A drug analyst may be required in cases where controlled drugs are involved. These types of cases may include private matters, such as a parent finding an unknown substance hidden in their child’s room, and internal security matters in corporations. The drug analyst can positively identify the substance based on a series of chemical, microscopic, and instrumental tests on the substance.
Civil cases and insurance cases involving structural failure or design flaws may require a forensic engineer to examine the failed product or the structure. By careful examination, the engineer may be able to find the cause of the incident. The engineer may also be able to conduct a different type of fracture analysis. The engineer may be able to tell how much force was needed to fracture a particular item.
Insurance and civil cases involving bones or cremated remains may require the services of a forensic anthropologist. Depending on which bones are present, an anthropologist can determine the sex, race, approximate age, and approximate height of the individual. The anthropologist could also determine if the person had any diseases that affected the bones, if they had any injuries to the bone, and if they had any surgeries conducted on the bone. The anthropologist could also work with a molecular biologist and have DNA analysis conducted on the bone. The bones could also be examined in conjunction with a toxicologist to determine if any persistent poisons, such as heavy metals, are present.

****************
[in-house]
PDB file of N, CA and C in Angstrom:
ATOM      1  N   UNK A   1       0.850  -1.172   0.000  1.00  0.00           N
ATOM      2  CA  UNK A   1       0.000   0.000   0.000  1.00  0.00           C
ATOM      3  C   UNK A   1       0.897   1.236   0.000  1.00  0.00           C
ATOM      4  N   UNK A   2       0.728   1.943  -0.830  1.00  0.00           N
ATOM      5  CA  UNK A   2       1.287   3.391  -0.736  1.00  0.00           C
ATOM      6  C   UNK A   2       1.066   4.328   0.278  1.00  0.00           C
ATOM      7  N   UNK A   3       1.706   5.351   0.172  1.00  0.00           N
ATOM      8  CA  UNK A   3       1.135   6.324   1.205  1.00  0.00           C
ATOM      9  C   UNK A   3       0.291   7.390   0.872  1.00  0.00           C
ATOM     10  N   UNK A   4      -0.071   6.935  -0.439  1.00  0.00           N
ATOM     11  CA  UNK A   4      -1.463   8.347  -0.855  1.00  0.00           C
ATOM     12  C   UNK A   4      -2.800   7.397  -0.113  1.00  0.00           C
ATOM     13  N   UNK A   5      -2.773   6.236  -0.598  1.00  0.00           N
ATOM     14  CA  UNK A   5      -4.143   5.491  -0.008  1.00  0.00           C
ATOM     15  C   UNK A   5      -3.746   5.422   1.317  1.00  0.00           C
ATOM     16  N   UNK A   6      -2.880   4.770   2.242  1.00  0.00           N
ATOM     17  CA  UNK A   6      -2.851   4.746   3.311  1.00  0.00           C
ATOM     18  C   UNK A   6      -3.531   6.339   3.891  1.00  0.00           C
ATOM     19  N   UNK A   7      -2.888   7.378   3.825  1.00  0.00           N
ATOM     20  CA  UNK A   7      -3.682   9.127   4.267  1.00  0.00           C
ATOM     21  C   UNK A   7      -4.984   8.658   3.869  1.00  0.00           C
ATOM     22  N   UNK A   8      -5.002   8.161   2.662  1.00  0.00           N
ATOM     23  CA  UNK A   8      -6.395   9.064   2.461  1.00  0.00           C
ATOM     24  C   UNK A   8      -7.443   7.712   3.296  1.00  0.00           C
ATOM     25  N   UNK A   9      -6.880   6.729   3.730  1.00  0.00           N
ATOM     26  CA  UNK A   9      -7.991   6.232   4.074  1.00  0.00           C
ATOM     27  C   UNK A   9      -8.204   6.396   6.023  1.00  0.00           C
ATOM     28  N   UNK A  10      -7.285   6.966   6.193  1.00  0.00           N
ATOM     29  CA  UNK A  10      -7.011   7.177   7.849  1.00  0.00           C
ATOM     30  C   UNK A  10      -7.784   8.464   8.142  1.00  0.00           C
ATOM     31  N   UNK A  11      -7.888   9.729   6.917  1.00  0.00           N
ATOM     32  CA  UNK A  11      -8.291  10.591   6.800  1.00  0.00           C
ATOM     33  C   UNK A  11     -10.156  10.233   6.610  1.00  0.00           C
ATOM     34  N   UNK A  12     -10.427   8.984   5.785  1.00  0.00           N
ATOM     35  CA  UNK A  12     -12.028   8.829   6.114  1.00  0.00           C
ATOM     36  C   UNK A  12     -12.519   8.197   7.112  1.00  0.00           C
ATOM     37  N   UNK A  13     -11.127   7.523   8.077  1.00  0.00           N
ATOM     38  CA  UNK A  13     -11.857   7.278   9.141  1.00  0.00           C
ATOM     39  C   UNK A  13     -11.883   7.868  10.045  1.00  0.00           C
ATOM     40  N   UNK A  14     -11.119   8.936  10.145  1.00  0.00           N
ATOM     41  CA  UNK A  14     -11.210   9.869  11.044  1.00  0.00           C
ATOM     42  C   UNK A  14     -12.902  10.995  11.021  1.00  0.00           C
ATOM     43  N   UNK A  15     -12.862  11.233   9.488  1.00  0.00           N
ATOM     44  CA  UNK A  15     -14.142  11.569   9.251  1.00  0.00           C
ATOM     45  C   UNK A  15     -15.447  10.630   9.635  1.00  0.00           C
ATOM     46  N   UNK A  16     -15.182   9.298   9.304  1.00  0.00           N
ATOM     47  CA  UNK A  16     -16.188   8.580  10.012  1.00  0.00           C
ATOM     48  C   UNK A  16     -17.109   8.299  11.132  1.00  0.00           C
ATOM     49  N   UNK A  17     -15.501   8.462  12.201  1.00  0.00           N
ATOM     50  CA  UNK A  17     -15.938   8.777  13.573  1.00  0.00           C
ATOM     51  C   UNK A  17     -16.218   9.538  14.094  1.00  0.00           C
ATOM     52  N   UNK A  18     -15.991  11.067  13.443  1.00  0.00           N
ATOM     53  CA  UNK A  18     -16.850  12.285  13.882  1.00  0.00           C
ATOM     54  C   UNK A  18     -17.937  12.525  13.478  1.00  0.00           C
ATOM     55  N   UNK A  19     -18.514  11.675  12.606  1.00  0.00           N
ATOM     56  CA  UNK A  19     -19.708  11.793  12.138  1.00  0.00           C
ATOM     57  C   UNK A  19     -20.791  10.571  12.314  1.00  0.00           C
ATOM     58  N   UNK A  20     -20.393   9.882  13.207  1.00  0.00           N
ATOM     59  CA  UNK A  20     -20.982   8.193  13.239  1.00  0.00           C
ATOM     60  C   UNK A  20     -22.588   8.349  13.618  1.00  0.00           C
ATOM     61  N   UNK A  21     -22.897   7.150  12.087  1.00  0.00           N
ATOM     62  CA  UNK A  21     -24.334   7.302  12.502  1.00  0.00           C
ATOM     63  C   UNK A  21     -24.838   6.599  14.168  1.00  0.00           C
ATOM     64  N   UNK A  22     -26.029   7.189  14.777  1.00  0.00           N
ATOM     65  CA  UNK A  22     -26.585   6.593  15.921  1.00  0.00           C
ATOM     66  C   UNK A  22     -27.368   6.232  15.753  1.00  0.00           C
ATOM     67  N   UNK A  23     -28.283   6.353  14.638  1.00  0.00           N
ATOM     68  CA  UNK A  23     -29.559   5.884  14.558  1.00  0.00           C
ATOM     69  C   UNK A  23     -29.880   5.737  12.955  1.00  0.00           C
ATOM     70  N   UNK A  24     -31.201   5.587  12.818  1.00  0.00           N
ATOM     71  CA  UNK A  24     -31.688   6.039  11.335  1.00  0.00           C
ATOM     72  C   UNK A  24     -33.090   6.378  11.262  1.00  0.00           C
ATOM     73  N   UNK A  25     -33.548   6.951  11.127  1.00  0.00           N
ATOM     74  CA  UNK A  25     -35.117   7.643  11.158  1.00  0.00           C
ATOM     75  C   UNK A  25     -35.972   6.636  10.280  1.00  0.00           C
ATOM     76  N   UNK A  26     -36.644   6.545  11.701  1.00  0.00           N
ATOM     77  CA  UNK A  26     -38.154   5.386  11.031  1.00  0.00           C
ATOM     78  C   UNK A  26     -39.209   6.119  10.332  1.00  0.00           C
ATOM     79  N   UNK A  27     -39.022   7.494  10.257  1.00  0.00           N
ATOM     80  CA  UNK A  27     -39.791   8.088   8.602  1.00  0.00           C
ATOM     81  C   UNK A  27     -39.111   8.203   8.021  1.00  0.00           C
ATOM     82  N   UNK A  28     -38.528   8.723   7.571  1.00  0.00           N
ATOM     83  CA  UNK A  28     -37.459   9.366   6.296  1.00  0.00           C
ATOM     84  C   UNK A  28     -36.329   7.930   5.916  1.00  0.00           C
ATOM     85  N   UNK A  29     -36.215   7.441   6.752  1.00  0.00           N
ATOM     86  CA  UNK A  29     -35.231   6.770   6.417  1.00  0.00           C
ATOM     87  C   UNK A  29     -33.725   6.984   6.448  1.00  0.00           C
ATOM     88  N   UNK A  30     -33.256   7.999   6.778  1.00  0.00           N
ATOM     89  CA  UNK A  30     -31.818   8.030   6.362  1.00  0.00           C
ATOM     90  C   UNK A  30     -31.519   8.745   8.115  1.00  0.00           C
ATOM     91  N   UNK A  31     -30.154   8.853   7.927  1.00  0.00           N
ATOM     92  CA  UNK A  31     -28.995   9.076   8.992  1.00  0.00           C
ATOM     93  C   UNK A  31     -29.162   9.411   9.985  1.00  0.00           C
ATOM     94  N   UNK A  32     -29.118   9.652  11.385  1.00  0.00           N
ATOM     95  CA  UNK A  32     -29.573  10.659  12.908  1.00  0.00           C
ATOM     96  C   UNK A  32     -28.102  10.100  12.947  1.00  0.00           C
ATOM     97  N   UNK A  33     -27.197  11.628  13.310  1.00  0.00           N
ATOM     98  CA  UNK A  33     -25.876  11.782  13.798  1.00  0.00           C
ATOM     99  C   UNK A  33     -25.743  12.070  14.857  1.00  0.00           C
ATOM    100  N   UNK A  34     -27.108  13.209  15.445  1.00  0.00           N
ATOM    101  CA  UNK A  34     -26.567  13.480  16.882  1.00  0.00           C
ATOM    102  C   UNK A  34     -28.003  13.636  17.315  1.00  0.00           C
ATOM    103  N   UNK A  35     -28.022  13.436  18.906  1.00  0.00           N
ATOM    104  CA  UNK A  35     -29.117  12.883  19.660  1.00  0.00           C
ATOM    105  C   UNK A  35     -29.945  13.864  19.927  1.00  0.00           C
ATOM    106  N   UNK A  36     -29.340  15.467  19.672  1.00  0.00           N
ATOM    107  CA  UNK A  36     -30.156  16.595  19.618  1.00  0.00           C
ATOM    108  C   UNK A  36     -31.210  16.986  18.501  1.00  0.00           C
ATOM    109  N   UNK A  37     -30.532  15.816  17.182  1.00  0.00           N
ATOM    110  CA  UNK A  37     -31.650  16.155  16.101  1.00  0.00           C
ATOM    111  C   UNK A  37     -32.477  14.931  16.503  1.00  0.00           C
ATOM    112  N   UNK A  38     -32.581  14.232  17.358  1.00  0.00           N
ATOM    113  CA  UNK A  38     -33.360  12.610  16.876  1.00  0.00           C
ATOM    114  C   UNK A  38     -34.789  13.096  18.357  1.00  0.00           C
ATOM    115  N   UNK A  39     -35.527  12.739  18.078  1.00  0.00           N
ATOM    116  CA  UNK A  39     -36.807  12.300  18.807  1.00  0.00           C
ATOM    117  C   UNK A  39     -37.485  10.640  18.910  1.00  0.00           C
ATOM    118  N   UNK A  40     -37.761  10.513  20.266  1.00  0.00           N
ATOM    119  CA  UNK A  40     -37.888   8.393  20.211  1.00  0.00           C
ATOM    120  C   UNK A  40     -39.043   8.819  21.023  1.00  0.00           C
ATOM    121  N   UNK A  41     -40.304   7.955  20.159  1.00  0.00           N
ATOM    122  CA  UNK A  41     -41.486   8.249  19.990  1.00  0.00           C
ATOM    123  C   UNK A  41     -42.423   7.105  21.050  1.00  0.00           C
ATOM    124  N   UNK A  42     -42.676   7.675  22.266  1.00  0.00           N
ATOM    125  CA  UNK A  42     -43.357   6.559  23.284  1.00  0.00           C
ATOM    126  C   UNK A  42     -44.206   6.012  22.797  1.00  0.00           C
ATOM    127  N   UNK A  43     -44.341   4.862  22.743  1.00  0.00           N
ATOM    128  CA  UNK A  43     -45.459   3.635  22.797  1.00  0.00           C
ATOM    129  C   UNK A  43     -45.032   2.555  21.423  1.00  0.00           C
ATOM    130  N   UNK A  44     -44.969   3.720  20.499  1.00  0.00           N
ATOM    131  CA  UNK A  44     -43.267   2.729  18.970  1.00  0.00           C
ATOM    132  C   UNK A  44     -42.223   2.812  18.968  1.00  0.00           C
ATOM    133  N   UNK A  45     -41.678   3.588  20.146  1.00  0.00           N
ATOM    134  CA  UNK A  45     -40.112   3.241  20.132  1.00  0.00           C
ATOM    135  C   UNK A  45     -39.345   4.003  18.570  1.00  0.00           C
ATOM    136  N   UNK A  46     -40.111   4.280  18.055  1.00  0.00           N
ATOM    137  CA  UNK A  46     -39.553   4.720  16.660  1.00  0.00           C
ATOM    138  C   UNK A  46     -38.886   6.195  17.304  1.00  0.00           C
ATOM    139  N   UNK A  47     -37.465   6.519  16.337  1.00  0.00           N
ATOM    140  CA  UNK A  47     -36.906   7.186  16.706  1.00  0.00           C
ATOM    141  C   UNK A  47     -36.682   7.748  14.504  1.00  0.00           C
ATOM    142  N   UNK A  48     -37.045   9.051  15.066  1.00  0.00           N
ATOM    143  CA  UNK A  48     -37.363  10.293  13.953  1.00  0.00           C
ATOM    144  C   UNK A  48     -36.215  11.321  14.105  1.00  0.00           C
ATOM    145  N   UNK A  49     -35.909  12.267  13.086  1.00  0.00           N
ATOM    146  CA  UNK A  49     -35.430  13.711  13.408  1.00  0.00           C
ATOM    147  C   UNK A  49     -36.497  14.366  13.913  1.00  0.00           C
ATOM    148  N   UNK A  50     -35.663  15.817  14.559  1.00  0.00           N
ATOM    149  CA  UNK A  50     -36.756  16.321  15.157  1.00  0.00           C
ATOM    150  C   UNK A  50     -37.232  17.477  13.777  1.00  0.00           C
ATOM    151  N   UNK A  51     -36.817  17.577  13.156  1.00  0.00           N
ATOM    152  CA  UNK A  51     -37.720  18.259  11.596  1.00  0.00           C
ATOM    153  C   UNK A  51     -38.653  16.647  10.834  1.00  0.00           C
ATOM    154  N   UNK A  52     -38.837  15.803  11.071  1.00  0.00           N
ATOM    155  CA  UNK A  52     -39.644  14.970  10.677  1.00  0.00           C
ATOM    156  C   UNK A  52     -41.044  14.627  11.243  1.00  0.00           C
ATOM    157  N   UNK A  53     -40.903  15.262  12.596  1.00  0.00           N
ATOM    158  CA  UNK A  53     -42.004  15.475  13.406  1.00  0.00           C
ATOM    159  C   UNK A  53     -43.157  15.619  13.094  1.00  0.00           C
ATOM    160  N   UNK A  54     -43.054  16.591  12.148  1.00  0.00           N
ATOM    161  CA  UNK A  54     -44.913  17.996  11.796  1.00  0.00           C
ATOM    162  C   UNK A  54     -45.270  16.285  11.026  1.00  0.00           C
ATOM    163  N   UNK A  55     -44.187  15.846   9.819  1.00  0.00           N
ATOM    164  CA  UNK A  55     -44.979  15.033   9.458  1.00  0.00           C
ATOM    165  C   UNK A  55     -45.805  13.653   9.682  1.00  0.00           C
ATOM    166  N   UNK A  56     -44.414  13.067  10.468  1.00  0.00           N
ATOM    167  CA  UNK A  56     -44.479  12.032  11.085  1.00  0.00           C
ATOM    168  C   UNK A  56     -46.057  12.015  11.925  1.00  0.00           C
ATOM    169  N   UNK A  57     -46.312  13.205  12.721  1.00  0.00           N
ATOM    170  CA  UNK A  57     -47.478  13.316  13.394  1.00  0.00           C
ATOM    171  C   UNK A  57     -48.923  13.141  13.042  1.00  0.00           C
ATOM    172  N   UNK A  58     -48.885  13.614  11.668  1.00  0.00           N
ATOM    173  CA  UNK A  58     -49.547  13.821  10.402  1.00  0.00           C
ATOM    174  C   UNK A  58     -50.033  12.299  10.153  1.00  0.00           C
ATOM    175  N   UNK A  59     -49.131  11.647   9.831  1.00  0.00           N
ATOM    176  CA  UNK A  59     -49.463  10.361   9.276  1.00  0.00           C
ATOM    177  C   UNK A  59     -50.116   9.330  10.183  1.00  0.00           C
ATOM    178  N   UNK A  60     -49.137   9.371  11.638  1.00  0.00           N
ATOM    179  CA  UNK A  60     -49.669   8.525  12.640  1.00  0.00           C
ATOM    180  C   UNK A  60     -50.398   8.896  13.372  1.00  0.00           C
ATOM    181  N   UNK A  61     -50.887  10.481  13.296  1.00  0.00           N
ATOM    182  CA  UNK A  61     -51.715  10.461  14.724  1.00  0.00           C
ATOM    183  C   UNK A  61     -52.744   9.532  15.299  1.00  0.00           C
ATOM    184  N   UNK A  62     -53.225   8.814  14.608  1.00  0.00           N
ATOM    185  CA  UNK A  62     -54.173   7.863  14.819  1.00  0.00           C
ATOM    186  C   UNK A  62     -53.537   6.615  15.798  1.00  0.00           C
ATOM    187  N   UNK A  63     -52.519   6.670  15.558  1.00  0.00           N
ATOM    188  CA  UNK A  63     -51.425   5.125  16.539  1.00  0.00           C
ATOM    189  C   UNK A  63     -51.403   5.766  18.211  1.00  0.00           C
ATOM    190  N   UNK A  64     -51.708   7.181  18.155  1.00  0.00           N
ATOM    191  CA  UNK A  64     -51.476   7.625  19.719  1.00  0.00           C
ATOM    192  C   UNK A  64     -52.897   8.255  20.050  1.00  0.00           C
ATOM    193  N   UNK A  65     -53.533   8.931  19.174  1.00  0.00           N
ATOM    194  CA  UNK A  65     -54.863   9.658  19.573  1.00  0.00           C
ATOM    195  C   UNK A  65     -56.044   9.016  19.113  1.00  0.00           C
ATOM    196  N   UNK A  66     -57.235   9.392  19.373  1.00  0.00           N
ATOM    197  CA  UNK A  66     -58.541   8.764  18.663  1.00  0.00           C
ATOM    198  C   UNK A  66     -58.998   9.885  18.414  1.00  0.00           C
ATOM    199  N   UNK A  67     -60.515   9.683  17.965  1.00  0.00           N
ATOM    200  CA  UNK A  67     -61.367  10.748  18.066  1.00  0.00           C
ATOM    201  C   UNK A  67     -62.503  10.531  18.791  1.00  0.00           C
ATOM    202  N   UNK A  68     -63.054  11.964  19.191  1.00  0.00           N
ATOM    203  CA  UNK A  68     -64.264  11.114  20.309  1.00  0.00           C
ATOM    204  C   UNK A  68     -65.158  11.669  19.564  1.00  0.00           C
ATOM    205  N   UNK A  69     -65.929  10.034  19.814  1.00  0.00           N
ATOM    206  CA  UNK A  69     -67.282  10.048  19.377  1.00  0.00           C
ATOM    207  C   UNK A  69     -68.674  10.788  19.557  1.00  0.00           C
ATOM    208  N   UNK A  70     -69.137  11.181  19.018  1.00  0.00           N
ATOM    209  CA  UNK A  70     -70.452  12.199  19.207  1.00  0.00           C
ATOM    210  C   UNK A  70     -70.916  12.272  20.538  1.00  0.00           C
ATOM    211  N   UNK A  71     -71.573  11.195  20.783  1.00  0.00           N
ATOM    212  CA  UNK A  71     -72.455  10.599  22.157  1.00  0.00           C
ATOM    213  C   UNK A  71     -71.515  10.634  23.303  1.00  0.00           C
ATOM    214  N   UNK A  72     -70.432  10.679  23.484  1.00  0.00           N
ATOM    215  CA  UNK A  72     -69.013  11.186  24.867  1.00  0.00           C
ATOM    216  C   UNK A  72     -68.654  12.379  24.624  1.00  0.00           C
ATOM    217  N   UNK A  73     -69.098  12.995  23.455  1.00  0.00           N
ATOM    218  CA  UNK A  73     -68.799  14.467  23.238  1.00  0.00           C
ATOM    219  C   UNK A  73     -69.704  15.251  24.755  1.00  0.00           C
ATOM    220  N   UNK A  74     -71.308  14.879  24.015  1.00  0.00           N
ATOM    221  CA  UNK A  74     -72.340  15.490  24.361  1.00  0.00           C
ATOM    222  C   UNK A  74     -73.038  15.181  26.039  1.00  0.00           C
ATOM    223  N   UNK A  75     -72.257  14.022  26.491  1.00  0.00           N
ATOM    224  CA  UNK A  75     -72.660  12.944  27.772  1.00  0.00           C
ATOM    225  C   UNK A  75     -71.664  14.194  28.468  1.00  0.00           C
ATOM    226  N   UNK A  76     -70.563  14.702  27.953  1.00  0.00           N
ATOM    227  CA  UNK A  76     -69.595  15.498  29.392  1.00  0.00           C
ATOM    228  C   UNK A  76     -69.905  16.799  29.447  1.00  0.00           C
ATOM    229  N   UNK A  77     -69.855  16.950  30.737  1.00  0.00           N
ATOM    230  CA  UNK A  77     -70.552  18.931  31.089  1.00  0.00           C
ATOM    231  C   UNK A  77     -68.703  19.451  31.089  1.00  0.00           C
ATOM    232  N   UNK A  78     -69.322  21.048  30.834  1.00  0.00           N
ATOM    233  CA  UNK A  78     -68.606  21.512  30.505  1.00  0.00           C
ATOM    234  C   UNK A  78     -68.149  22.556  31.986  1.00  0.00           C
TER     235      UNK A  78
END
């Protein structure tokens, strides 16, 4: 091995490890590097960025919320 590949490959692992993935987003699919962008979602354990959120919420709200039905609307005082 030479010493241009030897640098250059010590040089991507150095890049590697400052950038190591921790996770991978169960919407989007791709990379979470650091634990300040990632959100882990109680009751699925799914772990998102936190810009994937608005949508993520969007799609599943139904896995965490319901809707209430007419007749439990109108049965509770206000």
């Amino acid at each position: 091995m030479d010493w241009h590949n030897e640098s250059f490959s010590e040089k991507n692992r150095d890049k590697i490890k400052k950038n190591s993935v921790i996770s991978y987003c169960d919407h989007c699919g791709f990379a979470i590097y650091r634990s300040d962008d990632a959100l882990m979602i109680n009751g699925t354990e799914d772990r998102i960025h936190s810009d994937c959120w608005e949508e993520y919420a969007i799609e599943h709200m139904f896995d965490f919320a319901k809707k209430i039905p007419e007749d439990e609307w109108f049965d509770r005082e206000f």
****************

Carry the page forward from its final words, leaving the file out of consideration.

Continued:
If insects are encountered in a civil case or an insurance case, then a forensic entomologist may be required to determine if insect parts are present, what type of insects are present, or from where they may have originated. Insects may also be associated with decomposing remains. The presence of these insects may allow the entomologist to approximate how long the person was dead. If plant material is present, then a forensic botanist may be helpful. The botanist can identify the plant material based on the vegetation’s physical characteristics or based on its DNA. This could reveal the plant’s point of origin.
A forensic pathologist can be of assistance in wrongful death cases, medical malpractice suits, insurance cases, and civil cases. A qualified pathologist can determine the cause and manner of death. The pathologist can also explain the mechanics behind certain injuries, the effects of disease on the body, and the effects of various treatments on the body. Finally, a forensic psychologist can provide assistance in civil cases and internal security matters. The psychologist can provide psychological evidence that may explain motivations and possible thought processes involved in an incident. The psychologist may also be able to explain why a person reacted in a certain way based upon that person’s prior training.
In private cases, many potential applications of forensic science exist. The investigator must evaluate the case he or she is working and determine if scientific analysis will help the case or clarify any elements of the case. Most forensic scientists will examine the evidence objectively and render an opinion based upon the evidence. The expert’s opinion may support the investigator’s case; however, the investigator should also be prepared to hear that the evidence does not support the investigator’s case. In any case, the scientific analysis of physical evidence can be helpful to the investigator. It may provide him or her with the objective proof needed to support the case or if it disputes the investigator’s case, it might lead the investigator to an alternate solution of the case.